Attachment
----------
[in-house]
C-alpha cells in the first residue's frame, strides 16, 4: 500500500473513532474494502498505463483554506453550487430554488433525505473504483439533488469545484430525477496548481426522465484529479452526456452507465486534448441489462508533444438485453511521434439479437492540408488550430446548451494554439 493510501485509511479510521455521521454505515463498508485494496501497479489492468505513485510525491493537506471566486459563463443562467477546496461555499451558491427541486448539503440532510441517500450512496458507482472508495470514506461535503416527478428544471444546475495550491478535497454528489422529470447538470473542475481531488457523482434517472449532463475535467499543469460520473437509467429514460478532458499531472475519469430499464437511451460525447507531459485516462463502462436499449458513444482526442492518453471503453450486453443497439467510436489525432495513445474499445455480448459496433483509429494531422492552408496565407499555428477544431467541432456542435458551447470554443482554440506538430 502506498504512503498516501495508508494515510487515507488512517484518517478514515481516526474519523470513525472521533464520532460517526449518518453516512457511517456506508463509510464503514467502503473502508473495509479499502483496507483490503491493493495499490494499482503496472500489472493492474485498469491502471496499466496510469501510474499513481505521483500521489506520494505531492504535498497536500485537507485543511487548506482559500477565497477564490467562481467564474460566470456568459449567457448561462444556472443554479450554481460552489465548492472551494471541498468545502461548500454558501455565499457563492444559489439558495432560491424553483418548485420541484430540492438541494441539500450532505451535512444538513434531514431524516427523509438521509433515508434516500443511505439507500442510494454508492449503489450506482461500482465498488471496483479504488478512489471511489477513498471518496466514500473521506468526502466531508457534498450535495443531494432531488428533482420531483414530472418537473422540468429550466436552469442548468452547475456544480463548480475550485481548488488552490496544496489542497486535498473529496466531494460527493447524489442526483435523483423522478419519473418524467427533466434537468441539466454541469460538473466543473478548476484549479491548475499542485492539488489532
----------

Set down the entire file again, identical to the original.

[in-house]
C-alpha cells in the first residue's frame, strides 16, 4: 500500500473513532474494502498505463483554506453550487430554488433525505473504483439533488469545484430525477496548481426522465484529479452526456452507465486534448441489462508533444438485453511521434439479437492540408488550430446548451494554439 493510501485509511479510521455521521454505515463498508485494496501497479489492468505513485510525491493537506471566486459563463443562467477546496461555499451558491427541486448539503440532510441517500450512496458507482472508495470514506461535503416527478428544471444546475495550491478535497454528489422529470447538470473542475481531488457523482434517472449532463475535467499543469460520473437509467429514460478532458499531472475519469430499464437511451460525447507531459485516462463502462436499449458513444482526442492518453471503453450486453443497439467510436489525432495513445474499445455480448459496433483509429494531422492552408496565407499555428477544431467541432456542435458551447470554443482554440506538430 502506498504512503498516501495508508494515510487515507488512517484518517478514515481516526474519523470513525472521533464520532460517526449518518453516512457511517456506508463509510464503514467502503473502508473495509479499502483496507483490503491493493495499490494499482503496472500489472493492474485498469491502471496499466496510469501510474499513481505521483500521489506520494505531492504535498497536500485537507485543511487548506482559500477565497477564490467562481467564474460566470456568459449567457448561462444556472443554479450554481460552489465548492472551494471541498468545502461548500454558501455565499457563492444559489439558495432560491424553483418548485420541484430540492438541494441539500450532505451535512444538513434531514431524516427523509438521509433515508434516500443511505439507500442510494454508492449503489450506482461500482465498488471496483479504488478512489471511489477513498471518496466514500473521506468526502466531508457534498450535495443531494432531488428533482420531483414530472418537473422540468429550466436552469442548468452547475456544480463548480475550485481548488488552490496544496489542497486535498473529496466531494460527493447524489442526483435523483423522478419519473418524467427533466434537468441539466454541469460538473466543473478548476484549479491548475499542485492539488489532